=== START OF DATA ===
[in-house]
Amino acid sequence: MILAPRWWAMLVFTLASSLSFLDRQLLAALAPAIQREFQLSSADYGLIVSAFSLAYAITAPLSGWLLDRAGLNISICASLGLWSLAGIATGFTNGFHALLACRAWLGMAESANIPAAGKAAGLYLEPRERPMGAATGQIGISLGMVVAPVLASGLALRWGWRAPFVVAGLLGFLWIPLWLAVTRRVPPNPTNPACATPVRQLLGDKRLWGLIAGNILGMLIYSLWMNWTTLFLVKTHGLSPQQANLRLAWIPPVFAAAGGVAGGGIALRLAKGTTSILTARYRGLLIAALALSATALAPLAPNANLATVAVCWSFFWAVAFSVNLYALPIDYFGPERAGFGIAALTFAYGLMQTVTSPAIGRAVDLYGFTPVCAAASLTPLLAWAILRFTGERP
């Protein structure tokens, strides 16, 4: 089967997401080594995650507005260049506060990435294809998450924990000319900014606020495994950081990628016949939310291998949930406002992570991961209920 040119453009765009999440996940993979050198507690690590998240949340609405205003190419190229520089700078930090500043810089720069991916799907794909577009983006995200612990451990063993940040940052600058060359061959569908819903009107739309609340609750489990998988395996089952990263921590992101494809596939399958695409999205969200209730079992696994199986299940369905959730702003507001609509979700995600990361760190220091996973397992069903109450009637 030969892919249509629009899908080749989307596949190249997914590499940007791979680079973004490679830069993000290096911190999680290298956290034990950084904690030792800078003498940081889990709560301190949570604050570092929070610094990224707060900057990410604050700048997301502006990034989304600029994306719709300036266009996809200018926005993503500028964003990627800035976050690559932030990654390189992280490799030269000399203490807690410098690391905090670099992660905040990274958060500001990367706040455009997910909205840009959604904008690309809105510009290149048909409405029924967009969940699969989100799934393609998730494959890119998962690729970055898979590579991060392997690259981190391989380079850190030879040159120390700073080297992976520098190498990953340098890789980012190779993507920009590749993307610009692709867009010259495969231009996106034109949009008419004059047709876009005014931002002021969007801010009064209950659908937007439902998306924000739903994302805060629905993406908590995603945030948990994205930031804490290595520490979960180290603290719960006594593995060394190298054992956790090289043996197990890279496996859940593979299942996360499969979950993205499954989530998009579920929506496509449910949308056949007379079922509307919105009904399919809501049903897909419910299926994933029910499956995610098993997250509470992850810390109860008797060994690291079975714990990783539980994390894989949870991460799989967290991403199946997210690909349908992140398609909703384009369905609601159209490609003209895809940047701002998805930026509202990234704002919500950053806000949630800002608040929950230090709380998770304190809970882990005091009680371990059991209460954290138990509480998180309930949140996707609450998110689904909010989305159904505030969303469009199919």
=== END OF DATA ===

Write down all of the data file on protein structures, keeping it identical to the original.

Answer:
[in-house]
Amino acid sequence: MILAPRWWAMLVFTLASSLSFLDRQLLAALAPAIQREFQLSSADYGLIVSAFSLAYAITAPLSGWLLDRAGLNISICASLGLWSLAGIATGFTNGFHALLACRAWLGMAESANIPAAGKAAGLYLEPRERPMGAATGQIGISLGMVVAPVLASGLALRWGWRAPFVVAGLLGFLWIPLWLAVTRRVPPNPTNPACATPVRQLLGDKRLWGLIAGNILGMLIYSLWMNWTTLFLVKTHGLSPQQANLRLAWIPPVFAAAGGVAGGGIALRLAKGTTSILTARYRGLLIAALALSATALAPLAPNANLATVAVCWSFFWAVAFSVNLYALPIDYFGPERAGFGIAALTFAYGLMQTVTSPAIGRAVDLYGFTPVCAAASLTPLLAWAILRFTGERP
């Protein structure tokens, strides 16, 4: 089967997401080594995650507005260049506060990435294809998450924990000319900014606020495994950081990628016949939310291998949930406002992570991961209920 040119453009765009999440996940993979050198507690690590998240949340609405205003190419190229520089700078930090500043810089720069991916799907794909577009983006995200612990451990063993940040940052600058060359061959569908819903009107739309609340609750489990998988395996089952990263921590992101494809596939399958695409999205969200209730079992696994199986299940369905959730702003507001609509979700995600990361760190220091996973397992069903109450009637 030969892919249509629009899908080749989307596949190249997914590499940007791979680079973004490679830069993000290096911190999680290298956290034990950084904690030792800078003498940081889990709560301190949570604050570092929070610094990224707060900057990410604050700048997301502006990034989304600029994306719709300036266009996809200018926005993503500028964003990627800035976050690559932030990654390189992280490799030269000399203490807690410098690391905090670099992660905040990274958060500001990367706040455009997910909205840009959604904008690309809105510009290149048909409405029924967009969940699969989100799934393609998730494959890119998962690729970055898979590579991060392997690259981190391989380079850190030879040159120390700073080297992976520098190498990953340098890789980012190779993507920009590749993307610009692709867009010259495969231009996106034109949009008419004059047709876009005014931002002021969007801010009064209950659908937007439902998306924000739903994302805060629905993406908590995603945030948990994205930031804490290595520490979960180290603290719960006594593995060394190298054992956790090289043996197990890279496996859940593979299942996360499969979950993205499954989530998009579920929506496509449910949308056949007379079922509307919105009904399919809501049903897909419910299926994933029910499956995610098993997250509470992850810390109860008797060994690291079975714990990783539980994390894989949870991460799989967290991403199946997210690909349908992140398609909703384009369905609601159209490609003209895809940047701002998805930026509202990234704002919500950053806000949630800002608040929950230090709380998770304190809970882990005091009680371990059991209460954290138990509480998180309930949140996707609450998110689904909010989305159904505030969303469009199919």